Sarah Watson: Meticulous Construction

by | Dec 2, 2021 | Interviews

Trained first as a painter and then as an architect, Sarah Watson has a nuanced understanding of the built environment and manual skills learned in architecture school. The two-point perspectives in her paintings are meticulously constructed using hand drawing and model-making techniques. And while the forms reference 3D digital renderings, much of Watson’s work is painted in acrylic on hand-built plywood panels. At the same time, their vivid colors and composition place them in a dialogue with the early modernists and the hard-edge abstract painters of the ‘60s.

Kristen Knupp for Art Vista Magazine: I know you were trained as an architect, how did you go from architecture to art, and what inspired you to make that transition?

Sarah Watson: I was an undergraduate at Yale University, which is not an art school, but they have an art department. I studied painting, and Yale is well-known for its master’s degree in painting, so many visiting professors were famous artists and I had a lot of exposure to that. I was committed to painting then, but after graduating I worked for a sculptor as an assistant, and then went to architecture school. 

I am quite an academic and intellectual person, so in going to architecture school I was trying to marry my intellectual interests with visual things, as I always had a deep love for the built environment and cities. When I landed there, I was surrounded by people who always knew they wanted to design buildings, and that was never my passion. It was very interesting though, so I stayed and did my master’s degree. In my third year, I had Peter Eisenman as my professor, and then Frank Gehry who flew in every other week to spend time with us at our desks. It was a unique moment in the history of Yale Architecture School, because the Dean, Robert Stern, was friends with many famous architects. Zaha Hadid was also teaching there at the time. I learned a lot, but it has been good for me personally to go back to making two-dimensional art because it is what I always wanted to do. Of course, it is influenced by my training and experience studying and working as an architect. The subject matter has remained.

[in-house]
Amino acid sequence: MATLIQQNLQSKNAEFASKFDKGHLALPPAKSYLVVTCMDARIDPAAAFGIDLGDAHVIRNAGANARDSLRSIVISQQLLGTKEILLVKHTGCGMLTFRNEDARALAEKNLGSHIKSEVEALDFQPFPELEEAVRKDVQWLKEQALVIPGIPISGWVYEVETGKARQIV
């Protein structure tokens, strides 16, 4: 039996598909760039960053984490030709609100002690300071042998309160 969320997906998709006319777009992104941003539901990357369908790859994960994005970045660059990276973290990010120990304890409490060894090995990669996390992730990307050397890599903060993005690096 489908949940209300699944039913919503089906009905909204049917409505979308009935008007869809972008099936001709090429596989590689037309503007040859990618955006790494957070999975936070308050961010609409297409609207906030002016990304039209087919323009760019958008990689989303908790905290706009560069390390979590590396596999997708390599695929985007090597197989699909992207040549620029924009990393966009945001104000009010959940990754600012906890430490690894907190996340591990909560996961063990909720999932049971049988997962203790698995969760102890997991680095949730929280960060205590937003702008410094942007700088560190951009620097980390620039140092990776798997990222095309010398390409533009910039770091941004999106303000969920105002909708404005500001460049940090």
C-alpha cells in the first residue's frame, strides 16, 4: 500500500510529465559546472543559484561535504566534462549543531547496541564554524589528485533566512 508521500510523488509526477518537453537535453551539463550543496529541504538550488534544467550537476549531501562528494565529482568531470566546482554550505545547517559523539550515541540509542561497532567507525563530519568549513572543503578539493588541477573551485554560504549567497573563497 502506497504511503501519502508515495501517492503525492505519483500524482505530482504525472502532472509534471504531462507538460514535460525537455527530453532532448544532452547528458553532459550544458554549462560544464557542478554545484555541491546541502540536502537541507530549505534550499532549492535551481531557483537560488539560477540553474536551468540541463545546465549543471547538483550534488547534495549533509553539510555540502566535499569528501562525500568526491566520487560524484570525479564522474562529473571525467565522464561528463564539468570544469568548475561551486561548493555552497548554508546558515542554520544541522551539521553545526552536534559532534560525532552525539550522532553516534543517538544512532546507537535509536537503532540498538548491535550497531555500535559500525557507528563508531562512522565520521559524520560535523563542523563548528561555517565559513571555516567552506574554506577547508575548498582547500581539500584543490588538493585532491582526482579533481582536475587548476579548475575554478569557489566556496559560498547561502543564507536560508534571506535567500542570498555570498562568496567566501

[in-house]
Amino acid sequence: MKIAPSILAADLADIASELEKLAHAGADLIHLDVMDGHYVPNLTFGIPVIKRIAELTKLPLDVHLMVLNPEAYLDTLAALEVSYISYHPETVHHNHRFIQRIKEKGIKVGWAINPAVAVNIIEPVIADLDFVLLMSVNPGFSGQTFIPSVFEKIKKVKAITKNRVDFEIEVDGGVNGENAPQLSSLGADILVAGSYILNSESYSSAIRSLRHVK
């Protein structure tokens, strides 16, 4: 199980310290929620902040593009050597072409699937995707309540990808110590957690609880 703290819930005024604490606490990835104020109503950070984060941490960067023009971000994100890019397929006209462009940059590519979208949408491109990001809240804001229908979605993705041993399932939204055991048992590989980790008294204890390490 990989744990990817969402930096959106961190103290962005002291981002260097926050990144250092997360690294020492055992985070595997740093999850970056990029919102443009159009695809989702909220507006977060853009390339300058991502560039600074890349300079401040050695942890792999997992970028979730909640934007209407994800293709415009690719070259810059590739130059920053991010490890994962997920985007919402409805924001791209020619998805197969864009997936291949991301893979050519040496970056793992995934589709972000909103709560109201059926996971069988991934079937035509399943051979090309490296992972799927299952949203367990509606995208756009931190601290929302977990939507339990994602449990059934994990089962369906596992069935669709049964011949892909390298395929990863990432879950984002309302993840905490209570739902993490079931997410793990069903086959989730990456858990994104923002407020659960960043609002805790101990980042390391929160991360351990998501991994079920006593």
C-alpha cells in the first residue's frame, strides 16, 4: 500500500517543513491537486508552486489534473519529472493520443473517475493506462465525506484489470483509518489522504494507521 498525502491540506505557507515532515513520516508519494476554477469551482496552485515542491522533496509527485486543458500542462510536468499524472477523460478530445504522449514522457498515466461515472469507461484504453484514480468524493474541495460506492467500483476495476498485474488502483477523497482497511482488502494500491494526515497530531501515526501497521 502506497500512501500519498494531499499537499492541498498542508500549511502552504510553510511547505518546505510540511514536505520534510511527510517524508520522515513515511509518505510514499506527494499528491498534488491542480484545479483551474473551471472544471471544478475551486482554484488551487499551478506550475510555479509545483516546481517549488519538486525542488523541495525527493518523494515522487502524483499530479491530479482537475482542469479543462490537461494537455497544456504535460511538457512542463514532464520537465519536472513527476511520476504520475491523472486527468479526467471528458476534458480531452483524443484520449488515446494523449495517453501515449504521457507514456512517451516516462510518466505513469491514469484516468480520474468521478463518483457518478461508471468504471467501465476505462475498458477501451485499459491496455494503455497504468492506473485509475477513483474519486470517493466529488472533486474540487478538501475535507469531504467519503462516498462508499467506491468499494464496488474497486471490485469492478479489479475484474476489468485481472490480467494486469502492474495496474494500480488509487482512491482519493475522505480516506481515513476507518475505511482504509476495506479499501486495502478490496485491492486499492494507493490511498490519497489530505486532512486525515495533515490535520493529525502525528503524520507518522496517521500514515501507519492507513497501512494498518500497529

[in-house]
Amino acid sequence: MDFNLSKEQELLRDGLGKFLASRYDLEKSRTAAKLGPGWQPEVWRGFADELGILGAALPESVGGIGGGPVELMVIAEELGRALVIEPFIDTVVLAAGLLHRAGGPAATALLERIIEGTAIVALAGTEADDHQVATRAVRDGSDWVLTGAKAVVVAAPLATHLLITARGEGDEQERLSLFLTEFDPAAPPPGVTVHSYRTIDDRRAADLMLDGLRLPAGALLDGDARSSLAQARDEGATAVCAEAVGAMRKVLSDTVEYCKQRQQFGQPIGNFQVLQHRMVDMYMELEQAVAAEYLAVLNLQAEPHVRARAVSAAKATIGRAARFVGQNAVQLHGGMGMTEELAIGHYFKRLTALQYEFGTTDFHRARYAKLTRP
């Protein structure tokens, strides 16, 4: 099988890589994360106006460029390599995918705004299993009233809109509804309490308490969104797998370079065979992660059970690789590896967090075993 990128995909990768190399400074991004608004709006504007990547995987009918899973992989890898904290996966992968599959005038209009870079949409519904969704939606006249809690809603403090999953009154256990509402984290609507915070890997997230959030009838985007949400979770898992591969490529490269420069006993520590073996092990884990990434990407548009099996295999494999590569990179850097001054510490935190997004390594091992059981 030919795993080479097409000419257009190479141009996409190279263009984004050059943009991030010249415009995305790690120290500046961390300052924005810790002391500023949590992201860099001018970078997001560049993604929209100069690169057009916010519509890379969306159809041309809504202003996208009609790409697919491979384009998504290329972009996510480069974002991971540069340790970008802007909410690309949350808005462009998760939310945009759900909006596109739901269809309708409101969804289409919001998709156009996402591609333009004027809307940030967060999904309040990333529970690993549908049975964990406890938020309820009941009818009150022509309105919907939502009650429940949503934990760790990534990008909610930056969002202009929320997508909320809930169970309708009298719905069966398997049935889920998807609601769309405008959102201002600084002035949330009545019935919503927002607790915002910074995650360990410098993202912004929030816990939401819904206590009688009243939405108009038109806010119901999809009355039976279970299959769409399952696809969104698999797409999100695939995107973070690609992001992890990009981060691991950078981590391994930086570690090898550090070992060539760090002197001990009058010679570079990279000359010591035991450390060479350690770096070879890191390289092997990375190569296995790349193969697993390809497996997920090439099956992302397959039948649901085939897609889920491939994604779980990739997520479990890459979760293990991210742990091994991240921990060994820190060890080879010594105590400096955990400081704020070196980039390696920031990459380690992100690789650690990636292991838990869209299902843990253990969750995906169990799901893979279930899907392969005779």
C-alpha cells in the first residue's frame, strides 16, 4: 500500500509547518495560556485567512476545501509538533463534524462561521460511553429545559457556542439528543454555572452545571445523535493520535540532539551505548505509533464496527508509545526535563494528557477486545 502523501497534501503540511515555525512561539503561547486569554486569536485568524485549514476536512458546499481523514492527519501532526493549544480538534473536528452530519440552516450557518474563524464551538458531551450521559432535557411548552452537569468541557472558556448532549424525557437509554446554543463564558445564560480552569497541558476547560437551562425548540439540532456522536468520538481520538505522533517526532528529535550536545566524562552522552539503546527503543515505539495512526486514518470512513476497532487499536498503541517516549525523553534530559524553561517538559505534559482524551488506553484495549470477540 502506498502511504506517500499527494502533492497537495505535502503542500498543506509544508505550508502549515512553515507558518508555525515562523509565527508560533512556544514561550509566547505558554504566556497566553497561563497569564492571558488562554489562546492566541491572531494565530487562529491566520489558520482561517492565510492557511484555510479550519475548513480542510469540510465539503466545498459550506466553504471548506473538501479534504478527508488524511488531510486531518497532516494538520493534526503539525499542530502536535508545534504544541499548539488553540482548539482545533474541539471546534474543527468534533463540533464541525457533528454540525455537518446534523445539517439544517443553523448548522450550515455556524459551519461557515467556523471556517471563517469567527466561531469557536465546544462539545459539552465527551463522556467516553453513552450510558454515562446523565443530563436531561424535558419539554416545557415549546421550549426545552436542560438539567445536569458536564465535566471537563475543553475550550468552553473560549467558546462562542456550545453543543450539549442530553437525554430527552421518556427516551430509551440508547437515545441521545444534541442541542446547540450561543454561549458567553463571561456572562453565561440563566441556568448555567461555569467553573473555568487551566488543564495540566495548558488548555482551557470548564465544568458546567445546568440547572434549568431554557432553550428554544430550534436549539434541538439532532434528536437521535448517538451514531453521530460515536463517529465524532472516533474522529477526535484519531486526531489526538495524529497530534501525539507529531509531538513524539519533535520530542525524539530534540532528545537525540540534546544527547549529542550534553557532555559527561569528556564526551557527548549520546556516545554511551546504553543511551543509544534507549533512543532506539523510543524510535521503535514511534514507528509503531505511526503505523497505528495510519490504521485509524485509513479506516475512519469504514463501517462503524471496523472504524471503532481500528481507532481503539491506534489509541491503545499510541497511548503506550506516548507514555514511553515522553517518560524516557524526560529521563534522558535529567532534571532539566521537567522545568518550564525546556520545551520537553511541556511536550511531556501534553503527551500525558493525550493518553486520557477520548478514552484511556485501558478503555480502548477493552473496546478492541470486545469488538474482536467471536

Sarah Watson, ’21 endlessly blue, 120 x 90 cm, acrylic on panel.

KK: You were part of a show at the Centre D’Art Contemporain Genève called Lemaniana: Reflections on Other Scenes from March to August, 2021. Tell me how you came to be involved in the show?

SW: That was a stroke of luck, to be honest. The Centre D’Art had an open call which is incredibly rare these days. The idea of Lemaniana was that it was meant to be a snapshot of artistic production in the Arc Lémanique. Not just people living here now, but people who have studied or are from here. I didn’t have high hopes because I called to chase up my application in January and the person on the phone laughed and said they had gotten more than 800 submissions. So I wasn’t expecting anything, but it was a privilege to be picked. There were a lot of young artists, because two of the curators are Deans of ECAL and HEAD.  Many people were more known by the jury so it was an honour to be chosen.